In U.S. v. McQueen, No. 12-10840 (Aug. 22, 2013), the Court affirmed convictions, under 18 U.S.C. § 241, of Florida corrections officers for depriving several inmates of their right to be free of cruel and unusual punishment, and obstruction of a government investigation, in violation of 18 U.S.C. § 1519. On a government cross-appeal, the Court vacated the sentences as substantively unreasonable. Using a broomstick, the defendants struck inmates, inflicting serious, lasting injuries. The Court rejected the argument that there was insufficient evidence that the defendants, State employees, intended to impede a federal investigation when they falsified a document regarding the cause of inmate injuries that caused them to be taken to the medical station. The Court noted that the federal nature of the investigation, under the statute, is merely a jurisdictional matter, as to which the defendant need have no mens rea. The Court also rejected the argument that there was no evidence of “conspiracy.” The Court found that the defendants “joined together to use force and violence against the inmate, not in order to maintain discipline, but as way of punishing them.” The defendants “pummeled various prisoners in tandem.” Turning to the government’s cross-appeal, the Court found the sentences unreasonable. The Guideline ranges were 151 months for one defendant, and 15 months for the other. The district court imposed sentences of 12 months, and one-month, respectively. Noting that the district court “offered no reasoned justification other than [an accomplice who pled guilty] was getting a lower sentence,” the Court found that this “alone cannot account for dramatic variances.” The Court pointed to other cases in which similarly-situated corrections officers received higher sentences, and concluded that the district court “helped created the very unwarranted disparities it sought to avoid.” The Court noted that it did not intimate that no variance was justified on remand. It vacated the sentences for being unreasonable.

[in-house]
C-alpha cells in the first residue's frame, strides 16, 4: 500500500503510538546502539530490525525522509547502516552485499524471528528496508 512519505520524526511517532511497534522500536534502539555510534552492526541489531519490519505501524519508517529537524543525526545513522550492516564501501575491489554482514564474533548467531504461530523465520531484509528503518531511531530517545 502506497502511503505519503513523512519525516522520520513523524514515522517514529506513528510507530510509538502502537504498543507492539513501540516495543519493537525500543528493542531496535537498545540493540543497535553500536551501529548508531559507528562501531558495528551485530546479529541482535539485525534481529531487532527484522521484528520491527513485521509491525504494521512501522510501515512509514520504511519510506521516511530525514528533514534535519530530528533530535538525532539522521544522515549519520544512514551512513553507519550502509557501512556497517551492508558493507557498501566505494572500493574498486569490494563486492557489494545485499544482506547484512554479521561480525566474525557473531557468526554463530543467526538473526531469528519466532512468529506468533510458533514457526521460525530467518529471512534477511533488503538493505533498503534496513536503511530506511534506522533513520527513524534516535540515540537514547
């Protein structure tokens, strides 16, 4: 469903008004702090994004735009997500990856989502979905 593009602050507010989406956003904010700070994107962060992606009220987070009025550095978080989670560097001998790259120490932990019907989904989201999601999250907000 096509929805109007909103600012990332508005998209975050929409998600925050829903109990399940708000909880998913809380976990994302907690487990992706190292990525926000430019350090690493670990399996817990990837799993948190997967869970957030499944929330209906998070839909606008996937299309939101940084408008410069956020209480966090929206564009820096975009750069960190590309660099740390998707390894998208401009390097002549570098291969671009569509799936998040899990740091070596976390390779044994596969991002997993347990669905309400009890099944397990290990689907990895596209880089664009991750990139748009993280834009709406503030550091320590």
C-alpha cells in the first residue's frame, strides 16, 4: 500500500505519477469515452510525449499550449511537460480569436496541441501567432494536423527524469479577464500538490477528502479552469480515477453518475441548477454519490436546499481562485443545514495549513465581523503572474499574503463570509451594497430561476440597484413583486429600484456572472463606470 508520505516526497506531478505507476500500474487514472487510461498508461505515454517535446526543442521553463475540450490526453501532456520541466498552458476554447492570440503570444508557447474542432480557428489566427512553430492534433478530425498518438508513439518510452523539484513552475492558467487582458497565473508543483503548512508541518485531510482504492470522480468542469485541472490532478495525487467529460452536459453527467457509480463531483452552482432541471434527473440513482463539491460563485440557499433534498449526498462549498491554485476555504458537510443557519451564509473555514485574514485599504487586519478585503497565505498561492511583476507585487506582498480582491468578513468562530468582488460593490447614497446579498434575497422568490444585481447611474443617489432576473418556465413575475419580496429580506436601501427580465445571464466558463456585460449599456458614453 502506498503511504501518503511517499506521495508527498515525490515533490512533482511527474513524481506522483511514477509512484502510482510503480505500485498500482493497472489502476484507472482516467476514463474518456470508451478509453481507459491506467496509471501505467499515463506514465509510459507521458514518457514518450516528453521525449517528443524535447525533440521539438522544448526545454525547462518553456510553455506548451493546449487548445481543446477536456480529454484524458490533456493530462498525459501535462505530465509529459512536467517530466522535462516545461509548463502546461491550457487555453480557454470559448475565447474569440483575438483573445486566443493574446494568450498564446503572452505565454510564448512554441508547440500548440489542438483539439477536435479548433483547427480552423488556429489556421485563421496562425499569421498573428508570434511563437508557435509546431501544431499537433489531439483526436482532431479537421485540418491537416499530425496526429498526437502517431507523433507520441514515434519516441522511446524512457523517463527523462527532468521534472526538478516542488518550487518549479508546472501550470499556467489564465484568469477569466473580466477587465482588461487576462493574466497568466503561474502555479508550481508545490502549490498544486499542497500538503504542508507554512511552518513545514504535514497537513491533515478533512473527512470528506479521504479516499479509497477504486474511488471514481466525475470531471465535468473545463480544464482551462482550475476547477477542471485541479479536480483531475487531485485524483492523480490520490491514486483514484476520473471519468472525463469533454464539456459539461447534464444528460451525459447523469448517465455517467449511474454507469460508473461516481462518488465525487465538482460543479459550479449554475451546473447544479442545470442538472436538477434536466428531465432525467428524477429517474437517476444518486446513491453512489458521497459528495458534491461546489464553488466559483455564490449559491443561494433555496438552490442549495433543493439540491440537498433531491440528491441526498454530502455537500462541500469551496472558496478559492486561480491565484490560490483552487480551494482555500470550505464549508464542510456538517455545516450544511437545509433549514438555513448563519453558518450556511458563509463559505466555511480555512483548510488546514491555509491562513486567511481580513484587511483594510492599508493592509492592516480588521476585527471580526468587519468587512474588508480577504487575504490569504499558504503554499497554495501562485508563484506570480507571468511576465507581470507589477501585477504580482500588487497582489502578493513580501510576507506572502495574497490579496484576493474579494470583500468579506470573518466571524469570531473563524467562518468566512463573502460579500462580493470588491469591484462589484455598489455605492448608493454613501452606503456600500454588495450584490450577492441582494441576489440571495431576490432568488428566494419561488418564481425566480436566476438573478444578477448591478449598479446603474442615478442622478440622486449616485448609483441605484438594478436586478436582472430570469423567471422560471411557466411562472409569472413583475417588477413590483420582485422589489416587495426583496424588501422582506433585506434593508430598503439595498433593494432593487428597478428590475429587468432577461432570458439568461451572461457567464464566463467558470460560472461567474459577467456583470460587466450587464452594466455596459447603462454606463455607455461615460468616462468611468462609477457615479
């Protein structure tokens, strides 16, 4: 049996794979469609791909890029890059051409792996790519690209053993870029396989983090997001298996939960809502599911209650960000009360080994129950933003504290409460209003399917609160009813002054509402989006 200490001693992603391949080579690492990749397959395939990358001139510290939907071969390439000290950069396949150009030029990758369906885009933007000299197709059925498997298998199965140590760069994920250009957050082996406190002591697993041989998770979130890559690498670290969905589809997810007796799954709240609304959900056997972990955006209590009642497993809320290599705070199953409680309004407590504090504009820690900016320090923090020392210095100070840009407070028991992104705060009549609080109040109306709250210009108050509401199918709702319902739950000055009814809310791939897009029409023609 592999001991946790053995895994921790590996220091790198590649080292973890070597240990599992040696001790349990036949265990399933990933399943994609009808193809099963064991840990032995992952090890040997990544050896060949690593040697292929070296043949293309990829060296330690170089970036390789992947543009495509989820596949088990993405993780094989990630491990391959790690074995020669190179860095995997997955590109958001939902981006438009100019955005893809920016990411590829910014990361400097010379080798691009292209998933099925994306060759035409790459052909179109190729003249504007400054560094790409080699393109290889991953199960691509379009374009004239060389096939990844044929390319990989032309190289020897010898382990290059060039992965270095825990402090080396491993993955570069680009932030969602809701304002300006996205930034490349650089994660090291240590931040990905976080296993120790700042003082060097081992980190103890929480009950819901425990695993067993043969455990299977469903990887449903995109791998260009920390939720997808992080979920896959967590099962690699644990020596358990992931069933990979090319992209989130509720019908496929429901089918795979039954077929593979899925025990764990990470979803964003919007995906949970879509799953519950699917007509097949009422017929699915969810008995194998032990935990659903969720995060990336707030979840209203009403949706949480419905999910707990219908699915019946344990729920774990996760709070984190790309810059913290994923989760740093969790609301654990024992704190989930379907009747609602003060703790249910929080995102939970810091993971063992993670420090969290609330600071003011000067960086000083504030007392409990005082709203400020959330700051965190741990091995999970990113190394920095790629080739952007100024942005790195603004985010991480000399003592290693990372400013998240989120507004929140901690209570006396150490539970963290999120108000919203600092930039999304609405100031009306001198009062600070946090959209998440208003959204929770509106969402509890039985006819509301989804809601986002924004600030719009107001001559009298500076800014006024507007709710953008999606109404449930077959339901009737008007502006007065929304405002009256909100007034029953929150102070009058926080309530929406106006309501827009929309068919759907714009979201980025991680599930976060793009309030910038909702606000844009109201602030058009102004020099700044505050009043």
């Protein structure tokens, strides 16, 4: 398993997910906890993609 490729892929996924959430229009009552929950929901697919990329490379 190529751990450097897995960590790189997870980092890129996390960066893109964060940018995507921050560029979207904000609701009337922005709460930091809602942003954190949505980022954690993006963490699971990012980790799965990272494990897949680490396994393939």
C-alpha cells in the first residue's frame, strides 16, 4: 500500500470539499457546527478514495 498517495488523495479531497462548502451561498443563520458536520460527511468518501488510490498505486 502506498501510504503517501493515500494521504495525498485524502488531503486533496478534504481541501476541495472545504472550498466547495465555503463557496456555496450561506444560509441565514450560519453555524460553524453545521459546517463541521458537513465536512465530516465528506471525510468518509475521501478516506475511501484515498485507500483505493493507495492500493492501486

Tuesday, August 20, 2013